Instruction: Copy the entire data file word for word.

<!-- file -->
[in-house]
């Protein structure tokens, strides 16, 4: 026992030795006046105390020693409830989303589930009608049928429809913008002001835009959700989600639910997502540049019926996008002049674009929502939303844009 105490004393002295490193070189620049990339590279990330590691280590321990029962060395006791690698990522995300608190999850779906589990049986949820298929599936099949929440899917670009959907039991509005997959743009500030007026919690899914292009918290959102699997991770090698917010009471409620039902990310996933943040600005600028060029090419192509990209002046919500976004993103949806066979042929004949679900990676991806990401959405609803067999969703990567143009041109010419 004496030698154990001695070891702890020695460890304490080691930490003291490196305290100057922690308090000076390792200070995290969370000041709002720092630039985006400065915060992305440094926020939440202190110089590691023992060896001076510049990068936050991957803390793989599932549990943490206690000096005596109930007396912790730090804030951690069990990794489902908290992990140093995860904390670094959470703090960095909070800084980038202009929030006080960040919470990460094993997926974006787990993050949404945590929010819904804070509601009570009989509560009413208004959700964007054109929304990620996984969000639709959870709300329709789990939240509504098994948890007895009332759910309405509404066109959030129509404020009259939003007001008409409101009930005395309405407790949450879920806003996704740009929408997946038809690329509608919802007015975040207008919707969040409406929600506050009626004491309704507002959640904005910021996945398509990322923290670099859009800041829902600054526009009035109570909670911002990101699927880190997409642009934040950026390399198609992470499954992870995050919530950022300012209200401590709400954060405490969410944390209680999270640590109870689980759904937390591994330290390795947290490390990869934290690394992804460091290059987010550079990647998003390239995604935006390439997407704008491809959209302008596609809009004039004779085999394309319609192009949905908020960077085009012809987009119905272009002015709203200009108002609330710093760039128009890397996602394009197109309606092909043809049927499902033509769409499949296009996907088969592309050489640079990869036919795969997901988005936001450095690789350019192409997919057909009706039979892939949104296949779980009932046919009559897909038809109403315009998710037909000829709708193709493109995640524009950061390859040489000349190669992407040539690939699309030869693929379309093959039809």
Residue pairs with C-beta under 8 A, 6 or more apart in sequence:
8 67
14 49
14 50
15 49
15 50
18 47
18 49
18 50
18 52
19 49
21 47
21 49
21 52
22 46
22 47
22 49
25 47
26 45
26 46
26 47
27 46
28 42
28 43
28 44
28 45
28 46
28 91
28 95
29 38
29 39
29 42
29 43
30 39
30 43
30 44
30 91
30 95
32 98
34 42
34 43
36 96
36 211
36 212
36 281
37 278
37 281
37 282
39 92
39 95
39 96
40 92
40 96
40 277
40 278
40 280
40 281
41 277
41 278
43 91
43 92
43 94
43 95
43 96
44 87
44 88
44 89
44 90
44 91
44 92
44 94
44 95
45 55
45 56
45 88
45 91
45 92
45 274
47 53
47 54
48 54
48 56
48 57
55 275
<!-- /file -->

[in-house]
């Protein structure tokens, strides 16, 4: 026992030795006046105390020693409830989303589930009608049928429809913008002001835009959700989600639910997502540049019926996008002049674009929502939303844009 105490004393002295490193070189620049990339590279990330590691280590321990029962060395006791690698990522995300608190999850779906589990049986949820298929599936099949929440899917670009959907039991509005997959743009500030007026919690899914292009918290959102699997991770090698917010009471409620039902990310996933943040600005600028060029090419192509990209002046919500976004993103949806066979042929004949679900990676991806990401959405609803067999969703990567143009041109010419 004496030698154990001695070891702890020695460890304490080691930490003291490196305290100057922690308090000076390792200070995290969370000041709002720092630039985006400065915060992305440094926020939440202190110089590691023992060896001076510049990068936050991957803390793989599932549990943490206690000096005596109930007396912790730090804030951690069990990794489902908290992990140093995860904390670094959470703090960095909070800084980038202009929030006080960040919470990460094993997926974006787990993050949404945590929010819904804070509601009570009989509560009413208004959700964007054109929304990620996984969000639709959870709300329709789990939240509504098994948890007895009332759910309405509404066109959030129509404020009259939003007001008409409101009930005395309405407790949450879920806003996704740009929408997946038809690329509608919802007015975040207008919707969040409406929600506050009626004491309704507002959640904005910021996945398509990322923290670099859009800041829902600054526009009035109570909670911002990101699927880190997409642009934040950026390399198609992470499954992870995050919530950022300012209200401590709400954060405490969410944390209680999270640590109870689980759904937390591994330290390795947290490390990869934290690394992804460091290059987010550079990647998003390239995604935006390439997407704008491809959209302008596609809009004039004779085999394309319609192009949905908020960077085009012809987009119905272009002015709203200009108002609330710093760039128009890397996602394009197109309606092909043809049927499902033509769409499949296009996907088969592309050489640079990869036919795969997901988005936001450095690789350019192409997919057909009706039979892939949104296949779980009932046919009559897909038809109403315009998710037909000829709708193709493109995640524009950061390859040489000349190669992407040539690939699309030869693929379309093959039809």
Residue pairs with C-beta under 8 A, 6 or more apart in sequence:
8 67
14 49
14 50
15 49
15 50
18 47
18 49
18 50
18 52
19 49
21 47
21 49
21 52
22 46
22 47
22 49
25 47
26 45
26 46
26 47
27 46
28 42
28 43
28 44
28 45
28 46
28 91
28 95
29 38
29 39
29 42
29 43
30 39
30 43
30 44
30 91
30 95
32 98
34 42
34 43
36 96
36 211
36 212
36 281
37 278
37 281
37 282
39 92
39 95
39 96
40 92
40 96
40 277
40 278
40 280
40 281
41 277
41 278
43 91
43 92
43 94
43 95
43 96
44 87
44 88
44 89
44 90
44 91
44 92
44 94
44 95
45 55
45 56
45 88
45 91
45 92
45 274
47 53
47 54
48 54
48 56
48 57
55 275